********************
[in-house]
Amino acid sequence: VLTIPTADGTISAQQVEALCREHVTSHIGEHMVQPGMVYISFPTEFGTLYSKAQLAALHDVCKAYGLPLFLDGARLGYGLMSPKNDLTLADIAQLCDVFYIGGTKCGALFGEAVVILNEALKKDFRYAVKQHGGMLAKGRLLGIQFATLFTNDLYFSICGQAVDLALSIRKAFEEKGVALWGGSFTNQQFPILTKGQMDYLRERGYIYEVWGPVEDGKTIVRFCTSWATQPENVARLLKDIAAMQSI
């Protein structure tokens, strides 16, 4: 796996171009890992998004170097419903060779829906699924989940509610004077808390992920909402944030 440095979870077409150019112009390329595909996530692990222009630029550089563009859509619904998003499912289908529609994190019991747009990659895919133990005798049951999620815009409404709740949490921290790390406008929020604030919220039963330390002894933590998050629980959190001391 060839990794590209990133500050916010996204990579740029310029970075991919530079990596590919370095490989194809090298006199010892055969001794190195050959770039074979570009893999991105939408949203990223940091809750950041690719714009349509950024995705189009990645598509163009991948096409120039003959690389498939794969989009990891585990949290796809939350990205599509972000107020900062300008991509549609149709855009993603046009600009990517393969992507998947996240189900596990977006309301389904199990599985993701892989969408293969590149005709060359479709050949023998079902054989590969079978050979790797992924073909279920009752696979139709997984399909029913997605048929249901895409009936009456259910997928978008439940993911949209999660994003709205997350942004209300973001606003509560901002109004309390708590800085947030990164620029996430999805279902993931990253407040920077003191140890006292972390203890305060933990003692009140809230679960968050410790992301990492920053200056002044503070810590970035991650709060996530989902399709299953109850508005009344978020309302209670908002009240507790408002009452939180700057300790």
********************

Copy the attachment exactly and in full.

[in-house]
Amino acid sequence: VLTIPTADGTISAQQVEALCREHVTSHIGEHMVQPGMVYISFPTEFGTLYSKAQLAALHDVCKAYGLPLFLDGARLGYGLMSPKNDLTLADIAQLCDVFYIGGTKCGALFGEAVVILNEALKKDFRYAVKQHGGMLAKGRLLGIQFATLFTNDLYFSICGQAVDLALSIRKAFEEKGVALWGGSFTNQQFPILTKGQMDYLRERGYIYEVWGPVEDGKTIVRFCTSWATQPENVARLLKDIAAMQSI
């Protein structure tokens, strides 16, 4: 796996171009890992998004170097419903060779829906699924989940509610004077808390992920909402944030 440095979870077409150019112009390329595909996530692990222009630029550089563009859509619904998003499912289908529609994190019991747009990659895919133990005798049951999620815009409404709740949490921290790390406008929020604030919220039963330390002894933590998050629980959190001391 060839990794590209990133500050916010996204990579740029310029970075991919530079990596590919370095490989194809090298006199010892055969001794190195050959770039074979570009893999991105939408949203990223940091809750950041690719714009349509950024995705189009990645598509163009991948096409120039003959690389498939794969989009990891585990949290796809939350990205599509972000107020900062300008991509549609149709855009993603046009600009990517393969992507998947996240189900596990977006309301389904199990599985993701892989969408293969590149005709060359479709050949023998079902054989590969079978050979790797992924073909279920009752696979139709997984399909029913997605048929249901895409009936009456259910997928978008439940993911949209999660994003709205997350942004209300973001606003509560901002109004309390708590800085947030990164620029996430999805279902993931990253407040920077003191140890006292972390203890305060933990003692009140809230679960968050410790992301990492920053200056002044503070810590970035991650709060996530989902399709299953109850508005009344978020309302209670908002009240507790408002009452939180700057300790």